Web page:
“Urban wildlife” include animals that utilize human-dominated ecosystems.
An urban environment exerts novel selective pressures on wildlife species due to habitat modification, natural habitat loss and fragmentation, and the surrounding human population. As we develop the land, we contribute to changes in food, water, shelter, and space for wildlife that occupy these areas.
Urban wildlife species will vary in their use and exploitation of developed areas. Some wildlife species respond well to urbanization and can thrive in human-modified landscapes. Others may avoid urban areas, but occasionally may find themselves in contact with people when attempting to disperse or migrate.
Wildlife that are successful in urban areas have many characteristics in common: a diverse diet, are highly opportunistic and may utilize human food sources, may have a higher tolerance of disturbance and are often strong competitors.
What are some of the most common wildlife living in Fairfax County?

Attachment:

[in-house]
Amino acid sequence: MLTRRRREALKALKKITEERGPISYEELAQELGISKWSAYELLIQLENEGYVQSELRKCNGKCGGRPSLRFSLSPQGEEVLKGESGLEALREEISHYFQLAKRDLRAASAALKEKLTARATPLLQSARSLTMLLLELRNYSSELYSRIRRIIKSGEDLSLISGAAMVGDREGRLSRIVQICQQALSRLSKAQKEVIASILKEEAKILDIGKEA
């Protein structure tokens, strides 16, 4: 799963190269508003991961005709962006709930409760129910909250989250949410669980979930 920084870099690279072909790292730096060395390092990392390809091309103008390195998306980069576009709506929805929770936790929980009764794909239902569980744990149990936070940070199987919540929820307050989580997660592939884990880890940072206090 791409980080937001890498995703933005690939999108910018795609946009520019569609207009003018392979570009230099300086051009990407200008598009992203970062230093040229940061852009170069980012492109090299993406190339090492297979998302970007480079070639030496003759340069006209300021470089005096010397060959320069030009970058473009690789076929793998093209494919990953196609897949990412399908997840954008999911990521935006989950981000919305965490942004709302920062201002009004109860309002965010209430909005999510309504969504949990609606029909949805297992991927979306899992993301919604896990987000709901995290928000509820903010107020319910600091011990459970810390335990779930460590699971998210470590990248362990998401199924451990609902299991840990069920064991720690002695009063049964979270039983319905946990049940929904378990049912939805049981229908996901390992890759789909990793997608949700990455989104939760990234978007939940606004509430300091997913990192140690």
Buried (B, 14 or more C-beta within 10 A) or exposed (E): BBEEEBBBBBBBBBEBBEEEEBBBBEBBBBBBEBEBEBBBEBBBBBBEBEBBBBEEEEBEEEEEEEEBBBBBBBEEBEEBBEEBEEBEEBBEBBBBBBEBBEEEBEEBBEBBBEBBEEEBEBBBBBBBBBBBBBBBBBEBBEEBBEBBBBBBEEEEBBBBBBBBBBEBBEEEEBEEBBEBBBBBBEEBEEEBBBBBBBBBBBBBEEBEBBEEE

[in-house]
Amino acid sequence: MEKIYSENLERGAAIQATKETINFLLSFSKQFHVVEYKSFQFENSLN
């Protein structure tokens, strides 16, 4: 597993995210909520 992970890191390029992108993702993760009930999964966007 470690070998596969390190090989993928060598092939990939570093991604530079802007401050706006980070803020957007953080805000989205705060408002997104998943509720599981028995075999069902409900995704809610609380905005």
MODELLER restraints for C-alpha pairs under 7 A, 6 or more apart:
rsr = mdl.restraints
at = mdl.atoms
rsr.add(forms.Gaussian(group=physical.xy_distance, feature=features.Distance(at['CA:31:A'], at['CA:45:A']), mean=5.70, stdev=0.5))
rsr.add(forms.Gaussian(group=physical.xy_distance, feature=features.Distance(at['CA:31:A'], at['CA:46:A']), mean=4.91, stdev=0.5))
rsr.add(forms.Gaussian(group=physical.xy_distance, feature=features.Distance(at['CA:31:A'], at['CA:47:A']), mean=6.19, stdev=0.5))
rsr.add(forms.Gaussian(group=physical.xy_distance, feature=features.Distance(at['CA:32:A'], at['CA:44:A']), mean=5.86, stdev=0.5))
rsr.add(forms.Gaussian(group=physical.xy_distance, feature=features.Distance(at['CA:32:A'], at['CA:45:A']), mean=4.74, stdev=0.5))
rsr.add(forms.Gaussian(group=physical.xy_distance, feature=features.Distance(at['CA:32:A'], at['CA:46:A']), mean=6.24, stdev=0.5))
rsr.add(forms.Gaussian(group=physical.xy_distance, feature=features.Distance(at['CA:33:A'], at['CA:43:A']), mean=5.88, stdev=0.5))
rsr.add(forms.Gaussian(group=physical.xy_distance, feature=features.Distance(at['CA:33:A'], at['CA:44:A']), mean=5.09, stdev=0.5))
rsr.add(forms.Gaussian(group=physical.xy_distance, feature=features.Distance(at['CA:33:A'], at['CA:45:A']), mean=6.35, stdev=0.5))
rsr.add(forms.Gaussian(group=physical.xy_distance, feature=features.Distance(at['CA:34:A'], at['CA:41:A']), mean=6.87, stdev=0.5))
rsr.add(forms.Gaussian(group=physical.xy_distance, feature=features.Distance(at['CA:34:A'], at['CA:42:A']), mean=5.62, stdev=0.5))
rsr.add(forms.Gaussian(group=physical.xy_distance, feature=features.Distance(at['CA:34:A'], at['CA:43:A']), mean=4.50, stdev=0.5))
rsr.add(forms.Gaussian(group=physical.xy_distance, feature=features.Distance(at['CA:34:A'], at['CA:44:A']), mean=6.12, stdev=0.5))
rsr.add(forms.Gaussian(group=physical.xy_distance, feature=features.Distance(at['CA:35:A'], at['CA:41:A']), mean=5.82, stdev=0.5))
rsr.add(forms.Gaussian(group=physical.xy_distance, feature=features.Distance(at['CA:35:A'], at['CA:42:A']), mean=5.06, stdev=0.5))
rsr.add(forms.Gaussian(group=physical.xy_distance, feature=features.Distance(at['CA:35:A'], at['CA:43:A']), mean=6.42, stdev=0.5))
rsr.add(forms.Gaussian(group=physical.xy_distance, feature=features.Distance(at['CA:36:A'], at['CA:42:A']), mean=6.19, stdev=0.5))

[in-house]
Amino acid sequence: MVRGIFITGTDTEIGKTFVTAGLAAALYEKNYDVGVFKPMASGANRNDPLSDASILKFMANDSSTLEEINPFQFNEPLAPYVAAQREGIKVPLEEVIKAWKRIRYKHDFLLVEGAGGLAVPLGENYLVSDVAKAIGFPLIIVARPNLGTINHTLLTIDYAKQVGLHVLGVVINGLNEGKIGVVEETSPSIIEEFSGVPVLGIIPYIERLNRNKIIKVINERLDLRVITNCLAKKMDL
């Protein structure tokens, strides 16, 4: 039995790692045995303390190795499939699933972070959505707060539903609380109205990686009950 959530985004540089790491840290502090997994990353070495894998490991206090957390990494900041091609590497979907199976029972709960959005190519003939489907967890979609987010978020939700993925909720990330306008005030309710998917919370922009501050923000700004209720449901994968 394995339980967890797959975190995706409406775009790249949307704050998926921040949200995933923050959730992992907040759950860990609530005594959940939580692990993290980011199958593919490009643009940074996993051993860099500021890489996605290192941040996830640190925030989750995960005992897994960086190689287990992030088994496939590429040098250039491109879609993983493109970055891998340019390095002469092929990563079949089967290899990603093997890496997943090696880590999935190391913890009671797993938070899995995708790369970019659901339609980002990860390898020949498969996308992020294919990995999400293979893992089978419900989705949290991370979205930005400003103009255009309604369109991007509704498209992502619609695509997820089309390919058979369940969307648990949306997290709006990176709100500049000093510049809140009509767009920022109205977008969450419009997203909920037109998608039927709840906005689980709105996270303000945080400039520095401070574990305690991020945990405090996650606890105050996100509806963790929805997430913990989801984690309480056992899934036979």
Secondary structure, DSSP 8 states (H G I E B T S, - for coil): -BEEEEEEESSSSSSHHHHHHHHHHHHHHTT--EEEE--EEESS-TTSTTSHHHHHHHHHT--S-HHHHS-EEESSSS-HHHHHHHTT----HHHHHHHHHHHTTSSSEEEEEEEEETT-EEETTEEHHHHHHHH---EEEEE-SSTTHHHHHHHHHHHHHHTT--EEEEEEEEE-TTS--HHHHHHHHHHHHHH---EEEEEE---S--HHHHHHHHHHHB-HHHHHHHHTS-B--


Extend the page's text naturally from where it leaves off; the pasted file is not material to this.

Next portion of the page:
A comprehensive approach to managing a wildlife conflict must strictly adhere to all federal and state laws, regulations and county ordinances.
Basic knowledge of the species ecology and behavior is necessary for successful wildlife management. A general understanding of what, why, and how resources are being used by wildlife is critical. Unless the resource attracting the wildlife has been identified (e.g. food or water source, den site or burrow) and modified or removed, the wildlife conflict will not be resolved.
Exploring humane long-term exclusion and repellency options should be the first step towards resolving most wildlife conflicts on private property:
Lethal control methods should generally be considered a last resort for effective, long-term wildlife management.Lethal methods are appropriate as a first step or primary approach if there is risk to public safety or human health; significant or irreversible environmental damage; significant economic impact and/or permanent damage to property. All lethal methods should be carefully researched to determine what the most appropriate method is depending on species and wildlife conflict:
For more information about native wildlife and wildlife management please contact the Fairfax County Wildlife Management Specialist, Dr. Katherine Edwards at (703)-246-6868.
For information on managing wildlife interactions and resolving human-wildlife conflicts, the Virginia Wildlife Conflict Helpline is available toll-free at (855) 571-9003, 8:00AM-4:30PM, Monday through Friday. This helpline is a collaborative effort between the Virginia Department of Wildlife Resources and the U.S. Department of Agriculture - Wildlife Services.